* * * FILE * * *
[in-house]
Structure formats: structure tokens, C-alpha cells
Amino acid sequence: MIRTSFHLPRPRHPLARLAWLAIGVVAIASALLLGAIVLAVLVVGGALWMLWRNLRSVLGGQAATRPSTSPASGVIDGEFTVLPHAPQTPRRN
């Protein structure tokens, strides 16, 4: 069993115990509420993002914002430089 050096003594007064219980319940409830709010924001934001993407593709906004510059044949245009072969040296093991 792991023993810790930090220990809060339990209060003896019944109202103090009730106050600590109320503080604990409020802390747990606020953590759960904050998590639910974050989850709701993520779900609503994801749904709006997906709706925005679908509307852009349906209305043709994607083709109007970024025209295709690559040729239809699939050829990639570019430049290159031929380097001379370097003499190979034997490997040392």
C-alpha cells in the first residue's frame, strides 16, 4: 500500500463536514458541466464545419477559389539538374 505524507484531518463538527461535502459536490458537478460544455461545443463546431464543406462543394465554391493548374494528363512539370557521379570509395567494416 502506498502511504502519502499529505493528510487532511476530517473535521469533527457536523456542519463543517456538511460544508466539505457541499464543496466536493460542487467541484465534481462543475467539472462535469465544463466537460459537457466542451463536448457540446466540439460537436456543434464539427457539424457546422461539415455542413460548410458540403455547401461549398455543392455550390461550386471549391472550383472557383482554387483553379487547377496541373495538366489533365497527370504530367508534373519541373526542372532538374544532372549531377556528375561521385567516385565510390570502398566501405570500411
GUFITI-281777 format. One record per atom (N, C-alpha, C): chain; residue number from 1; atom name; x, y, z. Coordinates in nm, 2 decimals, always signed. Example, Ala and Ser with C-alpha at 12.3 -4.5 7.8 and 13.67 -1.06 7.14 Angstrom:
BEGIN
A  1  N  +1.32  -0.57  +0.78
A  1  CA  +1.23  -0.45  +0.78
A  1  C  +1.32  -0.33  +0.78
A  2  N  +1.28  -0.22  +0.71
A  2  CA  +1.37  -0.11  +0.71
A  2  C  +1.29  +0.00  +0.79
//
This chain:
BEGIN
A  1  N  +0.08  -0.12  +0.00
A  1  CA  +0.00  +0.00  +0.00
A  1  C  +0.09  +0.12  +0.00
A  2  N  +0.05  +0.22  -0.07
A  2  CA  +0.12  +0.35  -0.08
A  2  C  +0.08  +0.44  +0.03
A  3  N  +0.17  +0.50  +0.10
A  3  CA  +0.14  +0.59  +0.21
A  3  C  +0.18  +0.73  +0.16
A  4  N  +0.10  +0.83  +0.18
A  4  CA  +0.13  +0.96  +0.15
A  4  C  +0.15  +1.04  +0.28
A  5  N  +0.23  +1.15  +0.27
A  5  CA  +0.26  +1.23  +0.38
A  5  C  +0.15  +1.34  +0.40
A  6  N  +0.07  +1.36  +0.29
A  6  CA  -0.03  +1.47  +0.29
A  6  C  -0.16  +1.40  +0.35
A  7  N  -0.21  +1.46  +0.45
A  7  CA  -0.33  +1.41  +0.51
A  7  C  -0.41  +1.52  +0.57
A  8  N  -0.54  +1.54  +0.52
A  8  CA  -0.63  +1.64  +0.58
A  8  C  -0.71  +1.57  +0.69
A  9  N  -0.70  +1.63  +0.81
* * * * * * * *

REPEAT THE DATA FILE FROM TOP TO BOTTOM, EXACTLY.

[in-house]
Structure formats: structure tokens, C-alpha cells
Amino acid sequence: MIRTSFHLPRPRHPLARLAWLAIGVVAIASALLLGAIVLAVLVVGGALWMLWRNLRSVLGGQAATRPSTSPASGVIDGEFTVLPHAPQTPRRN
């Protein structure tokens, strides 16, 4: 069993115990509420993002914002430089 050096003594007064219980319940409830709010924001934001993407593709906004510059044949245009072969040296093991 792991023993810790930090220990809060339990209060003896019944109202103090009730106050600590109320503080604990409020802390747990606020953590759960904050998590639910974050989850709701993520779900609503994801749904709006997906709706925005679908509307852009349906209305043709994607083709109007970024025209295709690559040729239809699939050829990639570019430049290159031929380097001379370097003499190979034997490997040392």
C-alpha cells in the first residue's frame, strides 16, 4: 500500500463536514458541466464545419477559389539538374 505524507484531518463538527461535502459536490458537478460544455461545443463546431464543406462543394465554391493548374494528363512539370557521379570509395567494416 502506498502511504502519502499529505493528510487532511476530517473535521469533527457536523456542519463543517456538511460544508466539505457541499464543496466536493460542487467541484465534481462543475467539472462535469465544463466537460459537457466542451463536448457540446466540439460537436456543434464539427457539424457546422461539415455542413460548410458540403455547401461549398455543392455550390461550386471549391472550383472557383482554387483553379487547377496541373495538366489533365497527370504530367508534373519541373526542372532538374544532372549531377556528375561521385567516385565510390570502398566501405570500411
GUFITI-281777 format. One record per atom (N, C-alpha, C): chain; residue number from 1; atom name; x, y, z. Coordinates in nm, 2 decimals, always signed. Example, Ala and Ser with C-alpha at 12.3 -4.5 7.8 and 13.67 -1.06 7.14 Angstrom:
BEGIN
A  1  N  +1.32  -0.57  +0.78
A  1  CA  +1.23  -0.45  +0.78
A  1  C  +1.32  -0.33  +0.78
A  2  N  +1.28  -0.22  +0.71
A  2  CA  +1.37  -0.11  +0.71
A  2  C  +1.29  +0.00  +0.79
//
This chain:
BEGIN
A  1  N  +0.08  -0.12  +0.00
A  1  CA  +0.00  +0.00  +0.00
A  1  C  +0.09  +0.12  +0.00
A  2  N  +0.05  +0.22  -0.07
A  2  CA  +0.12  +0.35  -0.08
A  2  C  +0.08  +0.44  +0.03
A  3  N  +0.17  +0.50  +0.10
A  3  CA  +0.14  +0.59  +0.21
A  3  C  +0.18  +0.73  +0.16
A  4  N  +0.10  +0.83  +0.18
A  4  CA  +0.13  +0.96  +0.15
A  4  C  +0.15  +1.04  +0.28
A  5  N  +0.23  +1.15  +0.27
A  5  CA  +0.26  +1.23  +0.38
A  5  C  +0.15  +1.34  +0.40
A  6  N  +0.07  +1.36  +0.29
A  6  CA  -0.03  +1.47  +0.29
A  6  C  -0.16  +1.40  +0.35
A  7  N  -0.21  +1.46  +0.45
A  7  CA  -0.33  +1.41  +0.51
A  7  C  -0.41  +1.52  +0.57
A  8  N  -0.54  +1.54  +0.52
A  8  CA  -0.63  +1.64  +0.58
A  8  C  -0.71  +1.57  +0.69
A  9  N  -0.70  +1.63  +0.81